I'm a John Taylor Gatto fan, so I think I've read most of the books he's written. In my opinion, Weapons of Mass Instruction is probably his best yet. While I loved his last book, Underground History of American Education, it's a very long book that can overwhelm the reader who is merely curious. On the other hand, Weapons of Mass Instruction weighs in at only 214, very readable pages.
For those unfamiliar with Gatto, his basic theme is this: Compulsory schooling was instituted for political and social control. In spite of horror stories of school malfeasance, the school system actually accomplishes it's goal fairly well. The result is a dumbed-down, compliant society that suits the needs of government and big business. However, the byproduct of this system is tremendous harm to individuals, families, and society. Gatto is on a crusade to build resistance to and rejection of compulsory schooling by showing us how we have been duped into believing in the necessity of compulsory, government-run schooling.
Gatto gathers his ammunition for this book from the prodigious amount of reading and research he has done over the years. He incorporates articles, speeches, and letters he has written, all tied to his theme. He teaches some fascinating history lessons that actually help to prove his point since they are perfect examples of "things we weren't taught" because they might upset our acceptance of the way things are. As with his other books, Gatto eschews footnotes. If you want to track the actual source of a reference, you'll have to search it out for yourself in most cases.
Gatto's storytelling skill shines as he relates tales of real people who fled the school system and succeeded in spite of the popular wisdom that insists on diplomas, degrees, and credentials ... and he makes the case that schooling often deadens a person's capacity to be independent, creative, and innovative—traits typical of many highly successful people.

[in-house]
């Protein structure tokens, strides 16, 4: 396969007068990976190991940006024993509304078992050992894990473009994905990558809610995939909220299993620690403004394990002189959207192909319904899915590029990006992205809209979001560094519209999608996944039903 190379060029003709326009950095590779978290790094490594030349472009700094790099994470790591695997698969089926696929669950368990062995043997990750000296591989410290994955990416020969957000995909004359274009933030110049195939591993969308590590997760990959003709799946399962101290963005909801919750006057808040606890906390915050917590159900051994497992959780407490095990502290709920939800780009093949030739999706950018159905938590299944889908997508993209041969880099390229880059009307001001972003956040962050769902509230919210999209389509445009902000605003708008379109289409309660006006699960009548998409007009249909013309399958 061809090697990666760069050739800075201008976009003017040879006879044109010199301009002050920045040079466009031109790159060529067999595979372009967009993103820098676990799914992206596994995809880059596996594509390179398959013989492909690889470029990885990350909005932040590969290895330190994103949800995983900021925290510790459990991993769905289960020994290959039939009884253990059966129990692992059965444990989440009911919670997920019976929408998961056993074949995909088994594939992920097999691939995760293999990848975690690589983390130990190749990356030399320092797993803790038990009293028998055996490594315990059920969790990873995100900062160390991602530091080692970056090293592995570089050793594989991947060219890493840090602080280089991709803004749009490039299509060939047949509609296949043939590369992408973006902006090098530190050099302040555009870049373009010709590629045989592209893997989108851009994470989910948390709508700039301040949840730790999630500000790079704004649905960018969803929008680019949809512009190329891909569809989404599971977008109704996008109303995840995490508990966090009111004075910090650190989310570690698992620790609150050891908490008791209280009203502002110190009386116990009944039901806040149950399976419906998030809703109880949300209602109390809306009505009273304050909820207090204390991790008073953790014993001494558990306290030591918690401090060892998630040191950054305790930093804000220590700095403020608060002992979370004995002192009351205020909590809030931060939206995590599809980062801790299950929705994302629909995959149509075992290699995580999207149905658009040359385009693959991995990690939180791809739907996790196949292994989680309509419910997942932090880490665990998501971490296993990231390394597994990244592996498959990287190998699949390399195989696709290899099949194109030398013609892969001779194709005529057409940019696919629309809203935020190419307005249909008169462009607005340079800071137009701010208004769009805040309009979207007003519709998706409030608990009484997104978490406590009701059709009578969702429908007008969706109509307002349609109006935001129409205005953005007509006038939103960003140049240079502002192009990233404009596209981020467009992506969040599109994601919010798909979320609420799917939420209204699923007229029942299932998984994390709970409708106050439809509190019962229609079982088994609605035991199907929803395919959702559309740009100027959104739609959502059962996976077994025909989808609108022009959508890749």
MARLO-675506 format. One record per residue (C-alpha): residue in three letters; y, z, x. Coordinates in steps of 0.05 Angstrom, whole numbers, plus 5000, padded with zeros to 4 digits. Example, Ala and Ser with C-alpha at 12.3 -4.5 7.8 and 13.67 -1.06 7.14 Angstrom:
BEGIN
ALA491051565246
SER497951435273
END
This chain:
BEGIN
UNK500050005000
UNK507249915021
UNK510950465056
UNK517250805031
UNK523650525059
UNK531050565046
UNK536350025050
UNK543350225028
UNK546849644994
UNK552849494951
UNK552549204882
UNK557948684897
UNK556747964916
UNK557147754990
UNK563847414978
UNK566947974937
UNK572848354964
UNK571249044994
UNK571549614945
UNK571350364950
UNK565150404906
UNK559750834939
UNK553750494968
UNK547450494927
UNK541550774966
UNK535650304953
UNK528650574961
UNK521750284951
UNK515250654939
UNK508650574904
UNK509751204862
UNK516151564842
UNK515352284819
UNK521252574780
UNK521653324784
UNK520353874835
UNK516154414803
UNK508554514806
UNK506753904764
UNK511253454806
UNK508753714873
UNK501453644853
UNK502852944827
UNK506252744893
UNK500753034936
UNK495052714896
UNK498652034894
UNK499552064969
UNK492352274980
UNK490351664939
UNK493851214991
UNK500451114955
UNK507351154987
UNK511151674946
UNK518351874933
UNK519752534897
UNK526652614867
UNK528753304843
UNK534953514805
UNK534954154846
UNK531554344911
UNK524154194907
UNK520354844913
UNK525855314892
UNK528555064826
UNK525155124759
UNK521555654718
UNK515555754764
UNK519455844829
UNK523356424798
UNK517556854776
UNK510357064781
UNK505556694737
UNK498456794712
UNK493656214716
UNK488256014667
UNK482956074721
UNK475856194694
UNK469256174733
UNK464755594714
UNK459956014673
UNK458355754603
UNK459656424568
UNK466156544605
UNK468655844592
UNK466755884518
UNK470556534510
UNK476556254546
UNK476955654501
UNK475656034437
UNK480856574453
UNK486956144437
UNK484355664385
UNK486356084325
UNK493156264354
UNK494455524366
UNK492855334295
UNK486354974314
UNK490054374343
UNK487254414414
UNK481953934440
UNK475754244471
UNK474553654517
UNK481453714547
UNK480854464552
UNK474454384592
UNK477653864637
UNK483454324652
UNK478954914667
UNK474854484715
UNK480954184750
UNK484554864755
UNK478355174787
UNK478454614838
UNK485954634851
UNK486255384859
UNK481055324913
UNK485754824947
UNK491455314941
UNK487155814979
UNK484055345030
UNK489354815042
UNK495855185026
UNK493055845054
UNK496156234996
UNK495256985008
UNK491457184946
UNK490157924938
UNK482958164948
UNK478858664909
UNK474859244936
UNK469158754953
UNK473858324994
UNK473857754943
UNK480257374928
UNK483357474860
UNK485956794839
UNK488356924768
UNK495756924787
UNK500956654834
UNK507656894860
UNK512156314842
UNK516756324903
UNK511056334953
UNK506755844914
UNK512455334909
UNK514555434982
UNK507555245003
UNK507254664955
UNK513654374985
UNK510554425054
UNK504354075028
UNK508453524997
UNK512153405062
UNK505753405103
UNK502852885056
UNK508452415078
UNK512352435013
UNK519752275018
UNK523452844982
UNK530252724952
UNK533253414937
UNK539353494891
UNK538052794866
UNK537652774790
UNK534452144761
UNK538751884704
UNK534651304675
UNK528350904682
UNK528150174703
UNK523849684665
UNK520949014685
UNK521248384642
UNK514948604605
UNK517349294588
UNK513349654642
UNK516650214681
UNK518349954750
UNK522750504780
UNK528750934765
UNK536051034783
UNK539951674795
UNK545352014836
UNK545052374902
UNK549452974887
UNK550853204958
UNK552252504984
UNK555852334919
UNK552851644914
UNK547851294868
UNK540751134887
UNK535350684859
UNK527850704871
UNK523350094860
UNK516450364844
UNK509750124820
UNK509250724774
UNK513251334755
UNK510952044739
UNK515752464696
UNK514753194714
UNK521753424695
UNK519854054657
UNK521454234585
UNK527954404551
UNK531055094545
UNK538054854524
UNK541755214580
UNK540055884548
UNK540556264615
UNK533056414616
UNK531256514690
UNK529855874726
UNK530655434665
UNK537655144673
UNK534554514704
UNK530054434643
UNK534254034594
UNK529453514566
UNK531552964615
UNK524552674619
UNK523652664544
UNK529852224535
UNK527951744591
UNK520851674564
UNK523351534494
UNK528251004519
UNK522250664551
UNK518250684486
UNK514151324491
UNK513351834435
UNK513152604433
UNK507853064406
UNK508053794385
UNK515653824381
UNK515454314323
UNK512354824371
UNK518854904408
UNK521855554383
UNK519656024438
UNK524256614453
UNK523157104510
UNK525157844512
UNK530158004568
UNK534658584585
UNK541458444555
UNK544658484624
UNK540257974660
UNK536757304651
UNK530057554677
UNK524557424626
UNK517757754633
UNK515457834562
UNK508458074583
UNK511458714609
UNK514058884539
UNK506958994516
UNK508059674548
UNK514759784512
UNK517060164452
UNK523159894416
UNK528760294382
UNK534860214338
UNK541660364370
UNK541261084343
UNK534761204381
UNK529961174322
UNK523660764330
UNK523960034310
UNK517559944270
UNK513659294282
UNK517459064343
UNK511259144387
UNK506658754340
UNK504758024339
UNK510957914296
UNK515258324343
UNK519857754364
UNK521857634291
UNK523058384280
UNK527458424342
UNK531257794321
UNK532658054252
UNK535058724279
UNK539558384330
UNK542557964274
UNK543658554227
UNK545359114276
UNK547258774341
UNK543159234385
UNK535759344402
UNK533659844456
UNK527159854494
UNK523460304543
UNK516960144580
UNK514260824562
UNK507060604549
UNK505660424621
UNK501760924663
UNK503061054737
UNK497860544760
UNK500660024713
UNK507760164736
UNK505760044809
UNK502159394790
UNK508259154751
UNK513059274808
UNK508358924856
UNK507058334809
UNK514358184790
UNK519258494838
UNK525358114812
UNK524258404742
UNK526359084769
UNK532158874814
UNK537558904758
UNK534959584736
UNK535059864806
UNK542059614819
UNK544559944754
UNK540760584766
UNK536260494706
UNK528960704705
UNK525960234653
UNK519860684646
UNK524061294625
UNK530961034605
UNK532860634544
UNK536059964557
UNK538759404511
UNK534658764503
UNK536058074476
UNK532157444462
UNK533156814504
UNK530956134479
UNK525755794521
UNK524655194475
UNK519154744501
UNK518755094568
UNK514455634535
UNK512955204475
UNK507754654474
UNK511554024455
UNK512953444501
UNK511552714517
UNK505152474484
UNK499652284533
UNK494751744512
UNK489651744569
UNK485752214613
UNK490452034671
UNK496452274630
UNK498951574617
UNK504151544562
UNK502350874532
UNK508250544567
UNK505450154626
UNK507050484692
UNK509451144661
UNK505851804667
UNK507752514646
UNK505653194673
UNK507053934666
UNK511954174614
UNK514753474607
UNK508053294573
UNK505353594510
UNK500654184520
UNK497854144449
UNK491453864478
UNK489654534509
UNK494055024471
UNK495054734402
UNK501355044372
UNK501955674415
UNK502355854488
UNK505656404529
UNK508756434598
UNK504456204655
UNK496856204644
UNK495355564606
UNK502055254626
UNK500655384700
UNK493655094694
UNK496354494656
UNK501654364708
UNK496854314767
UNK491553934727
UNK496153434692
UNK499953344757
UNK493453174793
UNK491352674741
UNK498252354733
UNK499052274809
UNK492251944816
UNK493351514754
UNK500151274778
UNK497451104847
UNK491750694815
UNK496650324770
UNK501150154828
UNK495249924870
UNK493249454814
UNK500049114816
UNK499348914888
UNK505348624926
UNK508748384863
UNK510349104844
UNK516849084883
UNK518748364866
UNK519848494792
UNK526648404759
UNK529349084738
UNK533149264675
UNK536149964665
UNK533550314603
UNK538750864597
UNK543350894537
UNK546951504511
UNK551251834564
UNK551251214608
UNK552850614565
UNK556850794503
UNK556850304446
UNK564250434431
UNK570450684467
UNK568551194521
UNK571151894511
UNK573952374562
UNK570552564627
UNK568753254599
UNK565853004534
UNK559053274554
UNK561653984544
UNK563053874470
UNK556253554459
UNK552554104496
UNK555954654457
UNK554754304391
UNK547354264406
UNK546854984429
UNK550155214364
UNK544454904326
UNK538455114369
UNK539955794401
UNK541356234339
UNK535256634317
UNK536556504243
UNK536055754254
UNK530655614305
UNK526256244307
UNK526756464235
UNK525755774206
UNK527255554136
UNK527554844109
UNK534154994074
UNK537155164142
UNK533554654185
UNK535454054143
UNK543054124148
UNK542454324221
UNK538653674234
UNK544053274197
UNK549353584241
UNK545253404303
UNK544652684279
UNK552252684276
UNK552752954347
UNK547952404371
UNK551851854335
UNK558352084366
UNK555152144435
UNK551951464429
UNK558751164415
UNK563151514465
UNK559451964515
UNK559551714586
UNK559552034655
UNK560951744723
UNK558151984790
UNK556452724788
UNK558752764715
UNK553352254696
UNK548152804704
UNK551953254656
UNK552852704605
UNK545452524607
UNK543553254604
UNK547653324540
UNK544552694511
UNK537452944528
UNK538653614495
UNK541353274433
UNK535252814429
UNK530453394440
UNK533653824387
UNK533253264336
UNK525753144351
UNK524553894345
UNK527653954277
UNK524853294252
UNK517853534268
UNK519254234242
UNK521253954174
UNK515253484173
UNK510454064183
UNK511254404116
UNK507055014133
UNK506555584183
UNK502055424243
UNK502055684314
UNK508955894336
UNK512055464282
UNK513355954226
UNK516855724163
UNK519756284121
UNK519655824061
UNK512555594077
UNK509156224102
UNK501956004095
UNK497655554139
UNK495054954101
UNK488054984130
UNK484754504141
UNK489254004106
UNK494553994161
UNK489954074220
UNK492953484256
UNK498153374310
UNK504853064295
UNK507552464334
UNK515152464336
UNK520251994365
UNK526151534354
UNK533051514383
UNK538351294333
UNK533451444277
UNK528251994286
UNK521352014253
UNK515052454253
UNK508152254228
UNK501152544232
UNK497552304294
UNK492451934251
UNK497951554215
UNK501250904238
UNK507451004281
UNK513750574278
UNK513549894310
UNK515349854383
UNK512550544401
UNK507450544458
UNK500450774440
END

If you know someone working through the college search and application process, you might want to have them read his " A Letter to My Granddaughter about Dartmouth" chapter where he shares his dismal view of Ivy League institutions. According to Gatto, education in America doesn't really improve at most colleges and universities.
For those readers who find his thesis far-fetched, in the last chapter Gatto relates three stories of government intervention that buttress his case. One of these stories is of Gatto's experience of having his own lecture at a high school halted midstream by an entire squad of police—a school superintendent apparently found the history lessons too disturbing.
Gatto ends the book with an "Afterword" urging students to join what he calls The Bartleby Project. Since standardized tests are the lynchpin of the system, the concept is that students themselves can launch peaceful attacks against the system by simply and politely refusing to take the tests. Personally, I wonder how many students will actually work up the nerve to join the testing resistance. A stronger "attack" could be accomplished by parents removing their own children from the system AND refusing to use standards-based curricula and standardized tests.
If you are just beginning to suspect there might be a problem with schooling (as opposed to educating as Gatto would say), then you'll not likely find a better exposé of the problem than Weapons of Mass Instruction.